"I don't think we need to be too literal"
Clashes betweenNew Yorkerpoets and facts have been constant. "The checking department says it should be 'strait' not straits,'" Katharine S. White wrote to Elizabeth Bishop in 1945, about the first line of "Large Bad Picture." "But if you prefer the sound of the latter I don't think we need to be too literal." Bishop, we learn in the new volume of correspondence between the poet andThe New Yorker, yielded to most editorial requests, and this time was no different. "It's good to have a standard," said Alice Quinn, formerly the poetry editor at The New Yorker and the caretaker of the Bishop legacy. "Accuracy was one of the three qualities Bishop strove for: accuracy, mystery and spontaneity."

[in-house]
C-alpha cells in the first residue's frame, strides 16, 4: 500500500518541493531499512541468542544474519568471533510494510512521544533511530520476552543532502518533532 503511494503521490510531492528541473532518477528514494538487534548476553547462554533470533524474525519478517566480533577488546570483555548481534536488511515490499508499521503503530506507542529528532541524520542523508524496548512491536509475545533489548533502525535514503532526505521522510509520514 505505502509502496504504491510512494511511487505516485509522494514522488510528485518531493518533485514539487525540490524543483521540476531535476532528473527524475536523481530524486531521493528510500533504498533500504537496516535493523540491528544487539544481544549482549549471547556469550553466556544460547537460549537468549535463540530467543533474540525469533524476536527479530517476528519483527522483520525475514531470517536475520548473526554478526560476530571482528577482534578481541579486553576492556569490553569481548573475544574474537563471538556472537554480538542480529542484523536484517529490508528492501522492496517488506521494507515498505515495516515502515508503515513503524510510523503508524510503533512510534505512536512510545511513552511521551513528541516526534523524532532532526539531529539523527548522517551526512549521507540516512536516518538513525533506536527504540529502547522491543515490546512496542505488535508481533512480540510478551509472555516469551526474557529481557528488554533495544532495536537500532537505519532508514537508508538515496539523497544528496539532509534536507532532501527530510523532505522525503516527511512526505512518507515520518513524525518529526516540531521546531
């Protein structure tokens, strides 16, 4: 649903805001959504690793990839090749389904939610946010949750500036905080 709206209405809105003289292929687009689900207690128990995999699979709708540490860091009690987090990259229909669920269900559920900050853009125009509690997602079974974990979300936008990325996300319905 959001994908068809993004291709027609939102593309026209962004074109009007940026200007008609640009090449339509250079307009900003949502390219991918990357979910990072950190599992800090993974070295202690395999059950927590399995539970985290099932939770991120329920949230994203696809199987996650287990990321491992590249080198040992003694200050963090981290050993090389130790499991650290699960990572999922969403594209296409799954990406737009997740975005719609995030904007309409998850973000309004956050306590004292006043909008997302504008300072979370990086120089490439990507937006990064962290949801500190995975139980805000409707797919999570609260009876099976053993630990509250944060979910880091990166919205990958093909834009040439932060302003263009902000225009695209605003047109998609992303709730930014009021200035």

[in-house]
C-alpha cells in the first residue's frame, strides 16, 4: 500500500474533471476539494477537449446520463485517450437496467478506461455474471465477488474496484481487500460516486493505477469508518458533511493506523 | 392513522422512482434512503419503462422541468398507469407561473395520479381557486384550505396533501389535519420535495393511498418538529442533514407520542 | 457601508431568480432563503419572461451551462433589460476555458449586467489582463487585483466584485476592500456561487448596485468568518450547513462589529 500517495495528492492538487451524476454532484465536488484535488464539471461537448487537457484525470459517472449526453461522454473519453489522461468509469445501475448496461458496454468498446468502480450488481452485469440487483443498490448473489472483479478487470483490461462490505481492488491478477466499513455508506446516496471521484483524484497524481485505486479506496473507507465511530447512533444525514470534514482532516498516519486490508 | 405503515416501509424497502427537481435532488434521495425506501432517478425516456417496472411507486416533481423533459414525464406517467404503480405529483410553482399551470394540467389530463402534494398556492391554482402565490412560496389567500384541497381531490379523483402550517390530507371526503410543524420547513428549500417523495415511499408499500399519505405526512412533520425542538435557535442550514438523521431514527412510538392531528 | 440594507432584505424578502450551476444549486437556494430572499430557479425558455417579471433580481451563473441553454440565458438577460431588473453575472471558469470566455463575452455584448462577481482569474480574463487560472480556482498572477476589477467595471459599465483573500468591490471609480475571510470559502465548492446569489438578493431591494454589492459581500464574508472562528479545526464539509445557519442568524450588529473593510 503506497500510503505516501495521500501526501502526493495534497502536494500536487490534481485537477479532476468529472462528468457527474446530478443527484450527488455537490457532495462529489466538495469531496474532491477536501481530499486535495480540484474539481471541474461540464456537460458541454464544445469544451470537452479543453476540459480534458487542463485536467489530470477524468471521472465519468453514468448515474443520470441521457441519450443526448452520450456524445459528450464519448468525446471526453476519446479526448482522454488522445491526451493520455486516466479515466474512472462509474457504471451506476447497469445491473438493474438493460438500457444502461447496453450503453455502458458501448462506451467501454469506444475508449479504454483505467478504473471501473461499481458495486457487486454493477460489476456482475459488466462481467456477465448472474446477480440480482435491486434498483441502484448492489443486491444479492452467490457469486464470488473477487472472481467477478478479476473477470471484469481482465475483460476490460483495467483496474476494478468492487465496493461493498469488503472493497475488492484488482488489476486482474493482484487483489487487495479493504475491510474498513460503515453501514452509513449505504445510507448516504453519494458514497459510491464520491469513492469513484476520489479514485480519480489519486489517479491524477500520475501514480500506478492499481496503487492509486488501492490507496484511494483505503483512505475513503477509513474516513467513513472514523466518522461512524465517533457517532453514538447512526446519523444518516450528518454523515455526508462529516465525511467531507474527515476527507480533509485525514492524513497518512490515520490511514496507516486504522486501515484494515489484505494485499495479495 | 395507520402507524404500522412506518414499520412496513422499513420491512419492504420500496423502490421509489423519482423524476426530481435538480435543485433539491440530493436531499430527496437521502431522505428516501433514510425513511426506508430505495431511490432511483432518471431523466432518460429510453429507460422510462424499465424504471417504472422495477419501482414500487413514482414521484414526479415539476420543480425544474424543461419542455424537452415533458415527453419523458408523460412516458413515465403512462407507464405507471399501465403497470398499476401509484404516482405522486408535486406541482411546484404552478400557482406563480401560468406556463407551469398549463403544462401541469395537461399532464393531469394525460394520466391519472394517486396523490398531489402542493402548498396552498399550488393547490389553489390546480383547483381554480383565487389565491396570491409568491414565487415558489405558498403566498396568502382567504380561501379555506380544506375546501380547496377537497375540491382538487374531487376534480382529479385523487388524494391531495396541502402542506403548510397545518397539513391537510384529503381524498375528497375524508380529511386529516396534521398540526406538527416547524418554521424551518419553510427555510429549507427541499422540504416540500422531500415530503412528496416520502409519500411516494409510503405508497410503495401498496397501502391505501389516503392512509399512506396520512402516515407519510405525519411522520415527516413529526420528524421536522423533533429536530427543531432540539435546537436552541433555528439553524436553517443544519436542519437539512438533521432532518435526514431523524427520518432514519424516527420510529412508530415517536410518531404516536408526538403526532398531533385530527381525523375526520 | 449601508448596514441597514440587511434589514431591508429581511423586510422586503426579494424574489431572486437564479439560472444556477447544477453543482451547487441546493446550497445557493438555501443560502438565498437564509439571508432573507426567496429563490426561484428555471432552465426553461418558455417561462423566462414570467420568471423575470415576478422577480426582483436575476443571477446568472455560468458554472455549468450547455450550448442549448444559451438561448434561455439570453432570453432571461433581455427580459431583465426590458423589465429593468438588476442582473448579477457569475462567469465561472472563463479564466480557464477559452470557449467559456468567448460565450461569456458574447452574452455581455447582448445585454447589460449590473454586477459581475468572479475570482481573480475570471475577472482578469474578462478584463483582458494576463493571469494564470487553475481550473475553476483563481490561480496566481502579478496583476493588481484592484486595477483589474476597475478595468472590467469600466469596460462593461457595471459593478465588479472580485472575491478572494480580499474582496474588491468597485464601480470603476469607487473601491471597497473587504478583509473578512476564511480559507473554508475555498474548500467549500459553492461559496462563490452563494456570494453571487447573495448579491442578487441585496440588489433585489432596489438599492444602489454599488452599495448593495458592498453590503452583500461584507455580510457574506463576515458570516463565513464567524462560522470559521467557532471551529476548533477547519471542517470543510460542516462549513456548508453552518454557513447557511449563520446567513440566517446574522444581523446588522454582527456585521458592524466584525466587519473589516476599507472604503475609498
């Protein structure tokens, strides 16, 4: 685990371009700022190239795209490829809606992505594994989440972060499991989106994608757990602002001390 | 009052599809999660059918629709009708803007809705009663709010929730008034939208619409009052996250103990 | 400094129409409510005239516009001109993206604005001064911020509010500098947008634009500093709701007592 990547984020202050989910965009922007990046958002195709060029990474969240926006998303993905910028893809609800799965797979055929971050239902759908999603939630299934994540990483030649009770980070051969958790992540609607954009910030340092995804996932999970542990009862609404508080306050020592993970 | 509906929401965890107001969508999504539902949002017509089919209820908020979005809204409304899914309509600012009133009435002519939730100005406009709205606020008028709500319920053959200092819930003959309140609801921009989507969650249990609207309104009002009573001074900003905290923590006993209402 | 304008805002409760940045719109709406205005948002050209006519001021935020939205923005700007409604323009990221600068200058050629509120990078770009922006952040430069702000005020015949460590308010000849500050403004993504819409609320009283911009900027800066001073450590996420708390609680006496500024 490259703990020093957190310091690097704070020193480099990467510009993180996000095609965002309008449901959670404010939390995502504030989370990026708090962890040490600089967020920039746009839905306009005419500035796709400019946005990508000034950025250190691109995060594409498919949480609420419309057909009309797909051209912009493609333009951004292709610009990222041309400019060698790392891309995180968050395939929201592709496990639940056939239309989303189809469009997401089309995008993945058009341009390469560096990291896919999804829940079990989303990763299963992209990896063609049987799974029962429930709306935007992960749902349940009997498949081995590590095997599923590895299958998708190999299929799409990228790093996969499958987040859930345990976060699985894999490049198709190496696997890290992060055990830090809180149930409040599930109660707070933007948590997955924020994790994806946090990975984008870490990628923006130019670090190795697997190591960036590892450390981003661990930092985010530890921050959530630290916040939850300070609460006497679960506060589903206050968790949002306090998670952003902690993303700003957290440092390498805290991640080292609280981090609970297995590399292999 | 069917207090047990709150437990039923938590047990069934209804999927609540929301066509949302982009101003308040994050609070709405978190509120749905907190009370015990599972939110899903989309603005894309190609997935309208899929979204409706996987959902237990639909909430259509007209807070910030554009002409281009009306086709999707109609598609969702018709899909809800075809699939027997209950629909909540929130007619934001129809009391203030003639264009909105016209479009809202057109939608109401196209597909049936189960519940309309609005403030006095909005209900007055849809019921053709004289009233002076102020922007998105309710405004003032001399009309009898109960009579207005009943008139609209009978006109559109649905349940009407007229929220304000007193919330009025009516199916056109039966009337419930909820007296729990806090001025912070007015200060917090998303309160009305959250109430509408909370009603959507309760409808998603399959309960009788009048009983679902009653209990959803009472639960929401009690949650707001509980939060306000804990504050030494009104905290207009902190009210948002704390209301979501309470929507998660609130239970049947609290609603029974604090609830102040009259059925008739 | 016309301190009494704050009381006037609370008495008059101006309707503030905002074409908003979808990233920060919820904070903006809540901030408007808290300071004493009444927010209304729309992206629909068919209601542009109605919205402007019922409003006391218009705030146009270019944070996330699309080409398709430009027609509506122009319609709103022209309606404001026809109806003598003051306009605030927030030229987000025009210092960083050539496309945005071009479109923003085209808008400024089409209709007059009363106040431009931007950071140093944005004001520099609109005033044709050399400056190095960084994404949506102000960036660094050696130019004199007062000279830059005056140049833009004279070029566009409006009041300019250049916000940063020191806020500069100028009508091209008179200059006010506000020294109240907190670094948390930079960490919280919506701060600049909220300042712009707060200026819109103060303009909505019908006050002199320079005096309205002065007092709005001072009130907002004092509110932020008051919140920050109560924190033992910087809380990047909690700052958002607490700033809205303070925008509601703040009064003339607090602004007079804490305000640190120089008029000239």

The Observer gets the nitty-gritty from the fact-checking department on the decades long battle between poetic license and accuracy at the NYer, where the minor conflagrations went from proper punctuation to whether or not Swedes actually invented the refrigerator.